A disturbing partnership is expanding the reach of fast-fashion giants, causing major concern for human health and the planet.
The parent company of shopping mall staple Forever 21, Sparc Group, recently announced an alliance with mega e-retailer Shein to put fast fashion’s mass production on hyperdrive.
The two biggest names in fast fashion recently announced an agreement that could see Shein products sold in Forever 21 stores worldwide as well as Forever 21 items available on Shein’s website, according to a CNN report. The New York Times notes that the partnership also includes mutual investments in the other from each brand.
The fast-fashion model allows companies to mass produce cheap, trendy clothing quickly and at the lowest cost possible to the detriment of people and the environment.
An investigation by the Los Angeles Times in 2017 revealed a worker making products for Forever 21 would produce up to 700 pieces daily, inciting inquiries into questionable practices regarding wages and worker safety in addition to concerns for the planet.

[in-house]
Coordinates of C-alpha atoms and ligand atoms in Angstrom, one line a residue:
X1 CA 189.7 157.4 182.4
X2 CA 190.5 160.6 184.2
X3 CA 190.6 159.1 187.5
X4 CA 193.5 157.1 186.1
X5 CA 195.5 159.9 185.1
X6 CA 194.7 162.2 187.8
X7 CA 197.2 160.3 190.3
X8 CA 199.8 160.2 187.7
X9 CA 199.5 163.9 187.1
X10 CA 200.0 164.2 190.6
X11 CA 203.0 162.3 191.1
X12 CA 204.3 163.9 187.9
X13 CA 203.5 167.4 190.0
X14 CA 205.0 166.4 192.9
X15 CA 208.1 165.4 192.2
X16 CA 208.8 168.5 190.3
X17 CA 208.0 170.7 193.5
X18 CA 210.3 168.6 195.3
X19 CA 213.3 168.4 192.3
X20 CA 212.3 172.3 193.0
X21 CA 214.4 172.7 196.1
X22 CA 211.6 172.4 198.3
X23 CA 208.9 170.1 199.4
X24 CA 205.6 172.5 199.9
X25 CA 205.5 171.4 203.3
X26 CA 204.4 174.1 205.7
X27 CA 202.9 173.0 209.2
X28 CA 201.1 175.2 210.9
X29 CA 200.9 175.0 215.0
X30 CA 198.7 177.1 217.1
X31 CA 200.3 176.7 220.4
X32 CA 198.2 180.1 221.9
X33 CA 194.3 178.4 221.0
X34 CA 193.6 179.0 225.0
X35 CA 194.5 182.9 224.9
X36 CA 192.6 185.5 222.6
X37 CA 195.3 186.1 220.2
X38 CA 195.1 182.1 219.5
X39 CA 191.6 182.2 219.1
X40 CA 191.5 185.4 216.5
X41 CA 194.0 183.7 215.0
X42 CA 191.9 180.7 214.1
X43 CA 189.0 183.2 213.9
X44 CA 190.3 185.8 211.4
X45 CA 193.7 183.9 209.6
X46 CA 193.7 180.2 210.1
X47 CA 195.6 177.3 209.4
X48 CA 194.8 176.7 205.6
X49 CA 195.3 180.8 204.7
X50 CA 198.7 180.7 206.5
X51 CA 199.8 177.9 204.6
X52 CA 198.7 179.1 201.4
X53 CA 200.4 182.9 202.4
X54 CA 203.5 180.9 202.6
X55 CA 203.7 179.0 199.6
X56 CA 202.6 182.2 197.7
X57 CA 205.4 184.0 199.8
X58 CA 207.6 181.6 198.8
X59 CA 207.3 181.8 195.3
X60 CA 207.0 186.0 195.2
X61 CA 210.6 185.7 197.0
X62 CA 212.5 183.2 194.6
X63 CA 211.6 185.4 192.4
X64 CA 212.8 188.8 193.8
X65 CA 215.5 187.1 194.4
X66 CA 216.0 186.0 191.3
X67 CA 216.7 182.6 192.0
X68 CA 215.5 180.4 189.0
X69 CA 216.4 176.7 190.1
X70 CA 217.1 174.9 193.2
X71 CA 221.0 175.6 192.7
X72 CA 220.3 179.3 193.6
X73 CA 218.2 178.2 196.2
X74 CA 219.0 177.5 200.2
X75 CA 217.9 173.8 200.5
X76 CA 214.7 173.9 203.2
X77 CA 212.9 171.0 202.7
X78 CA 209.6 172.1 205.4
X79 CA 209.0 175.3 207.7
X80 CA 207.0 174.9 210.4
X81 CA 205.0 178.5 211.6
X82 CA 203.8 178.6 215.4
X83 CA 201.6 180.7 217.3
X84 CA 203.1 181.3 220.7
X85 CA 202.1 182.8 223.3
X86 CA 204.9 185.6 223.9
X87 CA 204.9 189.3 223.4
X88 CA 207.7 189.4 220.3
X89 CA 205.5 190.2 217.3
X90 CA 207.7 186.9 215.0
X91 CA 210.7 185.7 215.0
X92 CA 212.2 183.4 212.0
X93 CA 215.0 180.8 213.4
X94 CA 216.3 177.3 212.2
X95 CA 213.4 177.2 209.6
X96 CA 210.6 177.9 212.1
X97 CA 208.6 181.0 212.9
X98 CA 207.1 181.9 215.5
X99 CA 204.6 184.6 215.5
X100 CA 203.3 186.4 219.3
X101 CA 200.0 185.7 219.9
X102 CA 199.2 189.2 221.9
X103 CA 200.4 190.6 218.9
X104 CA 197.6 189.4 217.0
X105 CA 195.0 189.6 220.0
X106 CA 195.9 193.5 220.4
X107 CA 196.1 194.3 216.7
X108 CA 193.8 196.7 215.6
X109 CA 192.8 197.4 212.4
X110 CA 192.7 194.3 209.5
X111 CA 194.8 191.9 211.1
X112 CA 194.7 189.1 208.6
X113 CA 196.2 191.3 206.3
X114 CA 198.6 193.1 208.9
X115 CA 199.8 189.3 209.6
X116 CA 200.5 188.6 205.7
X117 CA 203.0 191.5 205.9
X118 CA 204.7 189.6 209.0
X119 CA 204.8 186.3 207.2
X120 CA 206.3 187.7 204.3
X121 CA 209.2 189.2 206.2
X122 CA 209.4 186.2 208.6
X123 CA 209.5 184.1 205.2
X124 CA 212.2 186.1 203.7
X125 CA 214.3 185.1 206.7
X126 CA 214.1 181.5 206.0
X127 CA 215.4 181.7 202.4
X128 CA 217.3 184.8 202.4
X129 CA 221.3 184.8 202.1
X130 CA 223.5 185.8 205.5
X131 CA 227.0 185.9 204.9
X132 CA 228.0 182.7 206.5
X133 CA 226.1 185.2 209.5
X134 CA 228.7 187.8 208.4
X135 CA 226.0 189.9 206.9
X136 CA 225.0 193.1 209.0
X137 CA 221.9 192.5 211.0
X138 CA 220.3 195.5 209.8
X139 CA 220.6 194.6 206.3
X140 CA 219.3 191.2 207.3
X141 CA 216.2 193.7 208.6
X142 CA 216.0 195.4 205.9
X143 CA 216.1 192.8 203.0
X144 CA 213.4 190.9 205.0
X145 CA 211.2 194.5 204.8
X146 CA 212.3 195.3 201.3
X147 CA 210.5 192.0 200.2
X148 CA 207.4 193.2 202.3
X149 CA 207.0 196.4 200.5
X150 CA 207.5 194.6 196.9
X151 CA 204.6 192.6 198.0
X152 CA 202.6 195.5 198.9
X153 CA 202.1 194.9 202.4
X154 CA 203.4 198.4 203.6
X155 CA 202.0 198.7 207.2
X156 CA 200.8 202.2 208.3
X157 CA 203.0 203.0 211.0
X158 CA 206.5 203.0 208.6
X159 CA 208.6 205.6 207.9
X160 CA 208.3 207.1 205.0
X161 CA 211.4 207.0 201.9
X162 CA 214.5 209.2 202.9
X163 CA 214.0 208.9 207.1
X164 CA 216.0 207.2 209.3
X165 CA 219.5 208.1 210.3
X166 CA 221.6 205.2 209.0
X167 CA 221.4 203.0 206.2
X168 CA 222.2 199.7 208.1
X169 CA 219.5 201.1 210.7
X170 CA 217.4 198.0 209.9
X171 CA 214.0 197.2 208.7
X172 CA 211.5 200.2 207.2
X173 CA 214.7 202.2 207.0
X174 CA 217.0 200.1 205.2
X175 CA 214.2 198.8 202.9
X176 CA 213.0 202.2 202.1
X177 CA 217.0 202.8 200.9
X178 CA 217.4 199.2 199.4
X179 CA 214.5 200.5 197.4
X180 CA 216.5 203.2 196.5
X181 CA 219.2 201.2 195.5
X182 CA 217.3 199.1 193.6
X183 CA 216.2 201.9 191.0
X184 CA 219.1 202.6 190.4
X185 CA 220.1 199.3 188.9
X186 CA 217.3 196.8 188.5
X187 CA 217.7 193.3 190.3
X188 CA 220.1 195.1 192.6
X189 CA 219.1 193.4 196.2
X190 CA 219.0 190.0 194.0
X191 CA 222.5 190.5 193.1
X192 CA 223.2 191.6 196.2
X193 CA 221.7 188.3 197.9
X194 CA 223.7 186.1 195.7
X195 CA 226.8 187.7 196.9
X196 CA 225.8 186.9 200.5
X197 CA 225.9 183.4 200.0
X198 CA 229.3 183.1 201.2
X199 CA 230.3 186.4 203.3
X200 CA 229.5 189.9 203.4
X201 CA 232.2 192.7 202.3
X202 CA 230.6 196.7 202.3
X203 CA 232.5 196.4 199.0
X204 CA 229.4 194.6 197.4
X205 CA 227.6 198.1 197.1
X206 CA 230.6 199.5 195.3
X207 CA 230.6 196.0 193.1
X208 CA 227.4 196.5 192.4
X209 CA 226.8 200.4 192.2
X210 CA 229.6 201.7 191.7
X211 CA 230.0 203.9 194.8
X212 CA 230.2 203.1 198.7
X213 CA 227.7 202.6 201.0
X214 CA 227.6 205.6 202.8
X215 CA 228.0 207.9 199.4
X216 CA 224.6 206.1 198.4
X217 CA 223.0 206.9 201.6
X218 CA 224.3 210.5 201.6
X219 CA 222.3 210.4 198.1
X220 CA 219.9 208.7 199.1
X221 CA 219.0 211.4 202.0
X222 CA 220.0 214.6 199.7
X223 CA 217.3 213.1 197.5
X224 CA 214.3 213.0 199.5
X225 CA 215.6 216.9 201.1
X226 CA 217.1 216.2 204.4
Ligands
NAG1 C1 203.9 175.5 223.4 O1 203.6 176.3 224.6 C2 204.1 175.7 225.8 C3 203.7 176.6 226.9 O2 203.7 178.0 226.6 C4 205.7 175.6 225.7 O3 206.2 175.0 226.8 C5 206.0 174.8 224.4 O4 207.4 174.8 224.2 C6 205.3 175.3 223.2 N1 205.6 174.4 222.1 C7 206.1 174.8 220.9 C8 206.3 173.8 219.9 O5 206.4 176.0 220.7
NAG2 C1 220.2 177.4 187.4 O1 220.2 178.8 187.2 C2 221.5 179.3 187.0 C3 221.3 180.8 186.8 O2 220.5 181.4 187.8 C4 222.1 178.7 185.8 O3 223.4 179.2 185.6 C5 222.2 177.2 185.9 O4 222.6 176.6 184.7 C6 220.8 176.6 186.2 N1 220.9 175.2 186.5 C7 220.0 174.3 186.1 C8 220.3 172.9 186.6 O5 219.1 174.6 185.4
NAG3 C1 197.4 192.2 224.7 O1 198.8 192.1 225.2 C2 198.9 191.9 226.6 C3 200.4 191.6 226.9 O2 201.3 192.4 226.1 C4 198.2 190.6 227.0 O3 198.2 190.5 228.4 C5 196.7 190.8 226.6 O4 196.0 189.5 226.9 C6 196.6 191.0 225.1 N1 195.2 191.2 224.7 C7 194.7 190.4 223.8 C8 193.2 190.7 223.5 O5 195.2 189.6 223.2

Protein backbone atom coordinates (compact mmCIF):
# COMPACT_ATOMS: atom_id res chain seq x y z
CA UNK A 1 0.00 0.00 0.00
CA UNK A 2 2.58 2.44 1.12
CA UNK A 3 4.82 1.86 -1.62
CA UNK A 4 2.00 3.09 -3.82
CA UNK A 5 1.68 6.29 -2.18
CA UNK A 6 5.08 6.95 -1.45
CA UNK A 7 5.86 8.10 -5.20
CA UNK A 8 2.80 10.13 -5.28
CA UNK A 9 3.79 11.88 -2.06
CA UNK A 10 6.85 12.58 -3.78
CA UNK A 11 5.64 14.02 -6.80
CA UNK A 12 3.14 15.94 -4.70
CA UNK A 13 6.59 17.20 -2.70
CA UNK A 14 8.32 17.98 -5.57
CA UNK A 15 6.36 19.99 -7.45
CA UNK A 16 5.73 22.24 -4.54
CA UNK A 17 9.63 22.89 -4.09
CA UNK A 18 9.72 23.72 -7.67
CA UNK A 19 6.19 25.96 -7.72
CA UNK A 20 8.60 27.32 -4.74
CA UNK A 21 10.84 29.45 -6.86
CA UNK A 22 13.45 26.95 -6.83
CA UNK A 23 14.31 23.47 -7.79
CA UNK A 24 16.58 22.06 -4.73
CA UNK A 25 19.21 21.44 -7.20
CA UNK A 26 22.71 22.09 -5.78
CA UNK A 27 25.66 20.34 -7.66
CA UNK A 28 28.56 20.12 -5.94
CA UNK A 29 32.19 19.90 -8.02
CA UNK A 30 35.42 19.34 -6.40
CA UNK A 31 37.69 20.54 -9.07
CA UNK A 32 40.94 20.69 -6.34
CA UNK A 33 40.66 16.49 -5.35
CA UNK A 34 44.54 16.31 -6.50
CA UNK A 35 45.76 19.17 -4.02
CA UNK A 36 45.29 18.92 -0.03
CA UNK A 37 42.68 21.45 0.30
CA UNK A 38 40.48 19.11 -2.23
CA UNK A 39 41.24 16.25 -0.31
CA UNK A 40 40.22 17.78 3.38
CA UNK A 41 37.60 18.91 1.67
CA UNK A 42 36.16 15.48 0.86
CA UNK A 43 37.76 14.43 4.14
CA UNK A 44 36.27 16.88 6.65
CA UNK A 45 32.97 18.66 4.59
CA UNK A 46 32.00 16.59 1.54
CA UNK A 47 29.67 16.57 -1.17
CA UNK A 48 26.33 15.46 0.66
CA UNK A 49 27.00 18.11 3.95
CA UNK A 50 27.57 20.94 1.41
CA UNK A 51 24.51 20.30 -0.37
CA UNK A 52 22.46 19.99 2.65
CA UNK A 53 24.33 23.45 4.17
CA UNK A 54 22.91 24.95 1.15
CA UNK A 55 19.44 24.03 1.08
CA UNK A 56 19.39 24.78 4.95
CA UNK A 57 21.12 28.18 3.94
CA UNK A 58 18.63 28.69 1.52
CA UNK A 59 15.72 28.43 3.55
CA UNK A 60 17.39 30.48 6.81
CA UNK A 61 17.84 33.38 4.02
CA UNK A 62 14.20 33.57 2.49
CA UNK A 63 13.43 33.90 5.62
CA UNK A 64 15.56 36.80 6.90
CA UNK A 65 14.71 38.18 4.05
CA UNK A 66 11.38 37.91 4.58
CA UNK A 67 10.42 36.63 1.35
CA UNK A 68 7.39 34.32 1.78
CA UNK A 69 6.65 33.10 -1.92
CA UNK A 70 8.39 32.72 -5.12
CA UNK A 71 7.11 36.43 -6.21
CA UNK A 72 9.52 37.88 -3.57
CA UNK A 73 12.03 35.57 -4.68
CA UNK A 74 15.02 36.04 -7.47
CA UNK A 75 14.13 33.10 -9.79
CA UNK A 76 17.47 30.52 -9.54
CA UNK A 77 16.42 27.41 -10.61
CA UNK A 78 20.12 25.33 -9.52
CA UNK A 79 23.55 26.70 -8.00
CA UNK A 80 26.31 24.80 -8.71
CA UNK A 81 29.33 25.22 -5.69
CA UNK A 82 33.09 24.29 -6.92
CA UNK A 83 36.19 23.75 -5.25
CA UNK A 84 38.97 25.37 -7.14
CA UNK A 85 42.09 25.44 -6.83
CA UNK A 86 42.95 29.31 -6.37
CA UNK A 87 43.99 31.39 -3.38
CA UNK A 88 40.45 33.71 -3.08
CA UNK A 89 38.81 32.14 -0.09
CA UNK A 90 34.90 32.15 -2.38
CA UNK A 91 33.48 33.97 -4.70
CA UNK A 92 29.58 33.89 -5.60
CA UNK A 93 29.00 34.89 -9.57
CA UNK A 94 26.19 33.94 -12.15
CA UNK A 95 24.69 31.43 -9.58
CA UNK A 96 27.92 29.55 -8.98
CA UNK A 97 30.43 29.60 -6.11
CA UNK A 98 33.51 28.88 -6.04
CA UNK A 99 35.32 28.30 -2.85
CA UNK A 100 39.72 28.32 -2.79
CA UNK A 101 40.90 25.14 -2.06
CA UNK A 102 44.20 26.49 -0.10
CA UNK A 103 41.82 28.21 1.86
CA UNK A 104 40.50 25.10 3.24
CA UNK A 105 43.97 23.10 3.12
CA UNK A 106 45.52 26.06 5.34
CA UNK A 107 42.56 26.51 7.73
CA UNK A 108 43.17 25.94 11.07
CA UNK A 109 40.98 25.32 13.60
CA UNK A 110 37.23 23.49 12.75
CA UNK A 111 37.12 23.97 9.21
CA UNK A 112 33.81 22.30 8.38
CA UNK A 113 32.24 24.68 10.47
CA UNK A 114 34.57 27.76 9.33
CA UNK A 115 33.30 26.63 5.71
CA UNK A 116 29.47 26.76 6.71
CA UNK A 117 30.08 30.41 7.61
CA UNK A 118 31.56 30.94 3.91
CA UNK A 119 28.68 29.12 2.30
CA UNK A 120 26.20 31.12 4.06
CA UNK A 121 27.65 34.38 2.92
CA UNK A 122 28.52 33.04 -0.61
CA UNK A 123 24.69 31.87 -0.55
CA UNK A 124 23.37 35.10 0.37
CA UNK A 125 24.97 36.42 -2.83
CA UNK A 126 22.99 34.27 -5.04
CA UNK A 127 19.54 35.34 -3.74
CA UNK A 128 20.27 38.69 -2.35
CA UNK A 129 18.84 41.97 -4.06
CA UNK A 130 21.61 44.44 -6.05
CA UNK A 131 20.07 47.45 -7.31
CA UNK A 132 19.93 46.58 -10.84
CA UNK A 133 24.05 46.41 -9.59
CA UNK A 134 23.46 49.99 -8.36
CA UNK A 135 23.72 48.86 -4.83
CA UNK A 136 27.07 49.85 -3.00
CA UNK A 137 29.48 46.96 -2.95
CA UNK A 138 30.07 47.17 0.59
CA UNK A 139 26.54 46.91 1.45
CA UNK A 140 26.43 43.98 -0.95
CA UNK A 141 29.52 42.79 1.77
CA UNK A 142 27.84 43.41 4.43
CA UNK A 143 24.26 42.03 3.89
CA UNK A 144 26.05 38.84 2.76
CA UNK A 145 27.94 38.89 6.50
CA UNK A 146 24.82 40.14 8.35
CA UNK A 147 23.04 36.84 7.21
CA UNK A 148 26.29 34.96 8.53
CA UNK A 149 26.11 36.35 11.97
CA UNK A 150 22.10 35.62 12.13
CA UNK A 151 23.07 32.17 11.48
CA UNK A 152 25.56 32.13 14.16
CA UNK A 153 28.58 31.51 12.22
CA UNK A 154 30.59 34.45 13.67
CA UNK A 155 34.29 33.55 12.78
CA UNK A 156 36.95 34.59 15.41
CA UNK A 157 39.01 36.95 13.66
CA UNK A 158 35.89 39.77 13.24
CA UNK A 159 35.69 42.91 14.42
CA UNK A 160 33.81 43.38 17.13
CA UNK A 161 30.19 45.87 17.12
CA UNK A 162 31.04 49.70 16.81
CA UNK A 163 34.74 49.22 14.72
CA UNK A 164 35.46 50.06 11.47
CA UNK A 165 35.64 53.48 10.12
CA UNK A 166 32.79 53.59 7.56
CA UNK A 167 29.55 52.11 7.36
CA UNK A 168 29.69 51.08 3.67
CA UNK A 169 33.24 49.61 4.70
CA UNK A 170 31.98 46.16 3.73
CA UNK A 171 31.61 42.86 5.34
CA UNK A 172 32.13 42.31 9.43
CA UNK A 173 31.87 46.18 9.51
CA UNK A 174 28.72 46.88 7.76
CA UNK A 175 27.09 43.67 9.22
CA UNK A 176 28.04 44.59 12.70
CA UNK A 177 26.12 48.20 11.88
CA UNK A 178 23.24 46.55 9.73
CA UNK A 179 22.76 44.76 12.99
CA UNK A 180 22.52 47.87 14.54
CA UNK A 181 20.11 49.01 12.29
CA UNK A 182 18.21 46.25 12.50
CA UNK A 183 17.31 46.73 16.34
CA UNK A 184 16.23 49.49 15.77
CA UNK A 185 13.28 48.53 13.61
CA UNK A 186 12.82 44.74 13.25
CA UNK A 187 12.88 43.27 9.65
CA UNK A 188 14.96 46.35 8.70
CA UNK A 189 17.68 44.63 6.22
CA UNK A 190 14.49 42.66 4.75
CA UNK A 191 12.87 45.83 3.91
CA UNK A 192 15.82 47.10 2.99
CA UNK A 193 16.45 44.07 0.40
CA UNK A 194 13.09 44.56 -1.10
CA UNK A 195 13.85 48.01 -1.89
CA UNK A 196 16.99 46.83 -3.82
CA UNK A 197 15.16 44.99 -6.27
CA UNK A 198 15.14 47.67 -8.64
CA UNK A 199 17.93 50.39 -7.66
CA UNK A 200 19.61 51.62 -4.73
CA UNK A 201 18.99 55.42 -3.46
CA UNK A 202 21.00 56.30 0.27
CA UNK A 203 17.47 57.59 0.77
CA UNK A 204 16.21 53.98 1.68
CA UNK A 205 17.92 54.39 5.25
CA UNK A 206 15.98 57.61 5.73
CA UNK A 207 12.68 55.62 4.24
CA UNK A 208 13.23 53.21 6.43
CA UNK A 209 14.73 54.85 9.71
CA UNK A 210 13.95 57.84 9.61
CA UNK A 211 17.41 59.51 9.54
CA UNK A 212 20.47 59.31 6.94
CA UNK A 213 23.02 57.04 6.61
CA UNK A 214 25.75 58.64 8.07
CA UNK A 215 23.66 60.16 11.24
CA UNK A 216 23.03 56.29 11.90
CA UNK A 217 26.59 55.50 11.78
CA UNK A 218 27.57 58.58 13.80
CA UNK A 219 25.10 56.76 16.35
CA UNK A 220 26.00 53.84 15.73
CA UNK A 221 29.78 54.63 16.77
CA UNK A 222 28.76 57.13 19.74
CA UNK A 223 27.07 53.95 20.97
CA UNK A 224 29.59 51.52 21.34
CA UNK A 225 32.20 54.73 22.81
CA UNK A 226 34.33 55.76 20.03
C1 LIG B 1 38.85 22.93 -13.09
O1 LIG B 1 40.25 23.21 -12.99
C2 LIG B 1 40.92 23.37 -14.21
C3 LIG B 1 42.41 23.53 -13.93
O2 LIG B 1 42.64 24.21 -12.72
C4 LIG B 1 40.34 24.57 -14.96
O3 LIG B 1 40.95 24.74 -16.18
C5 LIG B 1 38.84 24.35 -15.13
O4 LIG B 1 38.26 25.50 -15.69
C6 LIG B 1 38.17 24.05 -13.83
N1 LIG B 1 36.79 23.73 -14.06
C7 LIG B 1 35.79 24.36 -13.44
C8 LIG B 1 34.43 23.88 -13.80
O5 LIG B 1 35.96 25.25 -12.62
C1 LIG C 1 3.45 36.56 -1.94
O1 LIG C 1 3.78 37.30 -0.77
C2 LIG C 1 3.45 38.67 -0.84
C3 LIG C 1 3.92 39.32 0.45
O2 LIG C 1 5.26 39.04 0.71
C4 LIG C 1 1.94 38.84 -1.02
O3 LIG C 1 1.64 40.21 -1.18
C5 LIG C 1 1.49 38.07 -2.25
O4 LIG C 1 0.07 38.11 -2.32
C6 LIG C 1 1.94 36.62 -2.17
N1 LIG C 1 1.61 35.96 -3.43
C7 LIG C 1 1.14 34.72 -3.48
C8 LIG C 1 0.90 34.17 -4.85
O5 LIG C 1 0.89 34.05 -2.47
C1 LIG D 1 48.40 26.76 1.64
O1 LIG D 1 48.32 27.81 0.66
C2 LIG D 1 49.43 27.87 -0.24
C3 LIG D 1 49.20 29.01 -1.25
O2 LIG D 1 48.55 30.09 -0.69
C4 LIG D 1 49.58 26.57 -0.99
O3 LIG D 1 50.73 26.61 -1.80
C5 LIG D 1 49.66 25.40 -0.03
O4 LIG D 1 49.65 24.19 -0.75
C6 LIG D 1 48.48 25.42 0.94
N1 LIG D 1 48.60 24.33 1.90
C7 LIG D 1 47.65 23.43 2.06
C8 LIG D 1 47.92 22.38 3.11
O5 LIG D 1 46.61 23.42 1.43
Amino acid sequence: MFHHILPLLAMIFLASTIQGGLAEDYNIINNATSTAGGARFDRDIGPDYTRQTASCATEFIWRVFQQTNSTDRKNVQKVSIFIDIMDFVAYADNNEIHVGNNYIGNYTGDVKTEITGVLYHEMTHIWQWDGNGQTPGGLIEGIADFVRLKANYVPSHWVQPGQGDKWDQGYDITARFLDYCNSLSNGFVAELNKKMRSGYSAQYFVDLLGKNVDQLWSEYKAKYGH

Shein’s production far exceeds Forever 21, even rivaling Amazon as the top shopping app in the U.S. in 2021. As a result, fast-fashion companies have been called out for unethical business and sustainability practices numerous times over the past several years.
Why is this partnership concerning?
This worrisome relationship brings together two colossal fast-fashion brands, sparking concern among workers’ rights and sustainability advocates. The amount of clothing produced by these enormous retailers is a huge drain on valuable resources like water and energy.
Many of the items are made from plastic materials like polyester and nylon and use toxic dyes and other dangerous materials in their production, including lead, which is especially damaging to children.
Designed to be disposable, much of the clothing quickly finds its way to the landfill, contributing to harmful carbon pollution, water crises, and poor air quality. These companies prioritize speed and cost over quality and safety.
What can I do to stop fast fashion?
Consumers can fight fast fashion by making ethical, sustainable choices while shaping their wardrobes.
Shopping secondhand at local thrift stores or online resellers like thredUp gives clothing a new life. Selecting brands that use natural fabrics and are transparent about their practices regarding working conditions, wages, and sustainability shows companies that you value these policies.
Learning how to perform simple repairs like hemming jeans or mending minor tears can extend the life of your clothing and keep it out of the trash. Once an item is no longer usable, make sure it is properly recycled to support a circular clothing stream, helping to counteract the damaging effects of fast fashion.
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